The Homeless

Homeless people lack bathrooms in Sacramento. Here's where they may get new facilities

The homeless need for more public bathrooms

Kevin Pierce, who is currently living in a clean and sober living facility, has been homeless for 15 years. He is at the library today to research housing options but says that he, like other people who are homeless, has used the Central Library
Up Next
Kevin Pierce, who is currently living in a clean and sober living facility, has been homeless for 15 years. He is at the library today to research housing options but says that he, like other people who are homeless, has used the Central Library

The Sacramento City Council on Tuesday will consider opening more restrooms for homeless people in the downtown area, following months of researching ways to reduce human waste and address public health concerns.

The city manager's office is recommending that the council allow homeless people to use restrooms in an existing building at North A and 14th streets in the River District, and contract with the county to help connect bathroom users with housing and medical and social services.

The pilot project would cost about $625,000 to run 12 hours a day, seven days a week, the city manager's office estimates. Its report also urges the council to spend about $5,000 installing signs directing people to public restrooms, and to "continue exploring restroom options" in other parts of the city.

As Sacramento's homelessness crisis has deepened, advocates have called for expanded access to public bathrooms. According to a report issued earlier this year by the Sacramento Regional Coalition to End Homelessness, restrooms for homeless people are few and scattered, especially in the downtown area. As a result, the report said, homeless men and women often are forced to use streets, alleyways and parkways to relieve themselves.

But central city business leaders are concerned about adding too many public restrooms to that part of town.

In March, the council asked staff members to consider whether the city should open restrooms around the clock at such locations as New City Hall and the Central Library, as well as other options.

Operating City Hall restrooms around the clock and seven days a week would cost about $375,000 the first year, mostly for additional security guards, janitors and maintenance, according to the report to be presented Tuesday. "This option would require detailed after hours operating procedures and rules," it says.

The Central Library option "would require security in multiple locations and was determined to be cost prohibitive," the report says.

It calls the North A Street option "the most feasible" and preferable because it will seek to address "the underlying cause of the broader issue" of homelessness. Offering restroom users "wraparound services" such as help in finding health care and housing will "provide support to move people out of homelessness permanently," it reads.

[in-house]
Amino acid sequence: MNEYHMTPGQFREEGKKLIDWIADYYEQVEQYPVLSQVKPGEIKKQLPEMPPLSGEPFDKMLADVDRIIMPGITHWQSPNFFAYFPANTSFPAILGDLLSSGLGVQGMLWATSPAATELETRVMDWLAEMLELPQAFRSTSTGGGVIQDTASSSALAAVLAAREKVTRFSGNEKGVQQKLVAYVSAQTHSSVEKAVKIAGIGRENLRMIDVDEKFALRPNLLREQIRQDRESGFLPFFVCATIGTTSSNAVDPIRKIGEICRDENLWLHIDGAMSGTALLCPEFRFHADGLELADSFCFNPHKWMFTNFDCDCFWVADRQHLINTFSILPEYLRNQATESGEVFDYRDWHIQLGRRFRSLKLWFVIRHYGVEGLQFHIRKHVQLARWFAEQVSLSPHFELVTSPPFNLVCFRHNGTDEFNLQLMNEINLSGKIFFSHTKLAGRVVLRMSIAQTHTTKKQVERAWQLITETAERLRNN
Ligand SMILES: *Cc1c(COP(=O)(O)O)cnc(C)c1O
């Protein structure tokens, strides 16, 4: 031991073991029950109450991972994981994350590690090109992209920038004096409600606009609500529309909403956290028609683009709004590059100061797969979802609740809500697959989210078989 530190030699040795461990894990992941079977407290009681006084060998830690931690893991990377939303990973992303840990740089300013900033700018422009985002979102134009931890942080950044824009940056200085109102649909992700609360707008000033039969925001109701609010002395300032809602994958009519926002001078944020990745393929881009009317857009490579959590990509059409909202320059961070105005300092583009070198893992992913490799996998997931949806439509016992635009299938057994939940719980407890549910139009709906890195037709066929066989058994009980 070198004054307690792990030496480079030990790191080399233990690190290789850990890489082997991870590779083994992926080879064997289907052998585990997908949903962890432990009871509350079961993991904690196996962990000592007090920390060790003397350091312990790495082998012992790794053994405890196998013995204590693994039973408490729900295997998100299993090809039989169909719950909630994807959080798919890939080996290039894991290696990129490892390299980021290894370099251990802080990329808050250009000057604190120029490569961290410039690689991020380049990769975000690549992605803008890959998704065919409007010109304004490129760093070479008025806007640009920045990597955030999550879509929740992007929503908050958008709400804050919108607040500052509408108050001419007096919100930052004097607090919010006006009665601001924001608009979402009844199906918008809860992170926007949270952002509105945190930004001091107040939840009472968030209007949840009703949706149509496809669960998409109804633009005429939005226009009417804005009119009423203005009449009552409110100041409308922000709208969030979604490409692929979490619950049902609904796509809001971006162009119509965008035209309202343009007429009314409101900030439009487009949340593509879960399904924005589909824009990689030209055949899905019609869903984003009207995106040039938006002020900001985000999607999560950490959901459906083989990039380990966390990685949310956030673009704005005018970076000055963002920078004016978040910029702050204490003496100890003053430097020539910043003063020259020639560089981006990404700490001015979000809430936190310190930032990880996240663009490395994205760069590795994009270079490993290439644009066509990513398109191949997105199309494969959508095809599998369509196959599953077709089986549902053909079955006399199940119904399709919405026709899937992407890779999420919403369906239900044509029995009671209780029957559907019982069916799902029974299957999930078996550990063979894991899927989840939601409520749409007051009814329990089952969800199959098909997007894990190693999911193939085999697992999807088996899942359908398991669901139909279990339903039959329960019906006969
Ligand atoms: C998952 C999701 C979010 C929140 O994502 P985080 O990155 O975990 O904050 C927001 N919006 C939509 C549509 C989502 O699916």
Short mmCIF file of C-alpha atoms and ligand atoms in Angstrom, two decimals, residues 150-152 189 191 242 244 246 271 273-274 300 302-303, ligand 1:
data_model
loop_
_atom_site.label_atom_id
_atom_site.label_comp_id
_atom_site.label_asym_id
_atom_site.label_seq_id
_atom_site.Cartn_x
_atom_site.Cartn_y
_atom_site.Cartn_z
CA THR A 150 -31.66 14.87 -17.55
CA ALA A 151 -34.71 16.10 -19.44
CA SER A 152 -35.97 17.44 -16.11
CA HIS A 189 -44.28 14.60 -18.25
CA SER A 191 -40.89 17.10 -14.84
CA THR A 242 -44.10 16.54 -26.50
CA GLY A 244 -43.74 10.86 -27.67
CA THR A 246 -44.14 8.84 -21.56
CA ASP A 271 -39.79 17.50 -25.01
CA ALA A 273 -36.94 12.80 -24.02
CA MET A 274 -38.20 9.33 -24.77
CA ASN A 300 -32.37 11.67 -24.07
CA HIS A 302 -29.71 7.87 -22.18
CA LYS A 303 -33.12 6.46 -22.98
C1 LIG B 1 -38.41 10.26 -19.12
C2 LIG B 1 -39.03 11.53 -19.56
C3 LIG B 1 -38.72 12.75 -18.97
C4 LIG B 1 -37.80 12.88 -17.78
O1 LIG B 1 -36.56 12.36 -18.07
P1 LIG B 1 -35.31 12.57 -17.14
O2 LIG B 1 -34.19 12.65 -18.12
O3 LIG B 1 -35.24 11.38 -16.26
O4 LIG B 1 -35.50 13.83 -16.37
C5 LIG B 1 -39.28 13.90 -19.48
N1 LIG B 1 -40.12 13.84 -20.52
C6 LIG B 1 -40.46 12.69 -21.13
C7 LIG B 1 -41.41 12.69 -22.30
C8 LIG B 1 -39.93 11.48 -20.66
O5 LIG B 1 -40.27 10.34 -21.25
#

Among the city's other options, according to the report, are installing portable toilets on City Hall Grounds, buying a towaway restroom trailer or installing a permanent bathroom facility known as a "Portland Loo."

In 2016, Sacramento tried out a mobile restroom called Pit Stop, modeled after a program in San Francisco, in the River District. It was staffed by two attendants and had three stalls, plus a trash receptacle. But it was abandoned after six months primarily because it would have been too costly to continue operating, officials concluded.

Since then, the area's homelessness crisis has worsened. A census last year found that the county had 30 percent more homeless people than it did two years earlier. Various city and county programs are aimed at finding permanent housing for people without stable homes.

Bob Erlenbusch, director of the homelessness coalition pushing for more bathroom access, said the issue is a moral dilemma and public health concern. Homeless encampments have been blamed for fouling the American River, and for contributing to hepatitis outbreaks elsewhere in the state. At the Central Library alone, the bills for cleaning up human urine and excrement outside the building are substantial, said library director Rivkah Sass.

Erlenbusch said he was pleased to see that the city and county are willing to work together on the project on North A Street, a staging area for the Winter Sanctuary program that operates November through early April.

"But this was supposed to be a report on recommendations on operating additional bathrooms, and bathrooms are a small but important part of the city's $625,000 ask" for the project, he said. Most of the investment on the project will go toward "subsidizing a county service," in which case managers link homeless people to housing, Erlenbusch noted.

Erlenbusch said his agency will ask the council to expand on the city staff's recommendations and open more restrooms.

Otherwise, he said, "homeless people still will be forced to use the river, alleys and parks as their bathroom."

Related stories from Sacramento Bee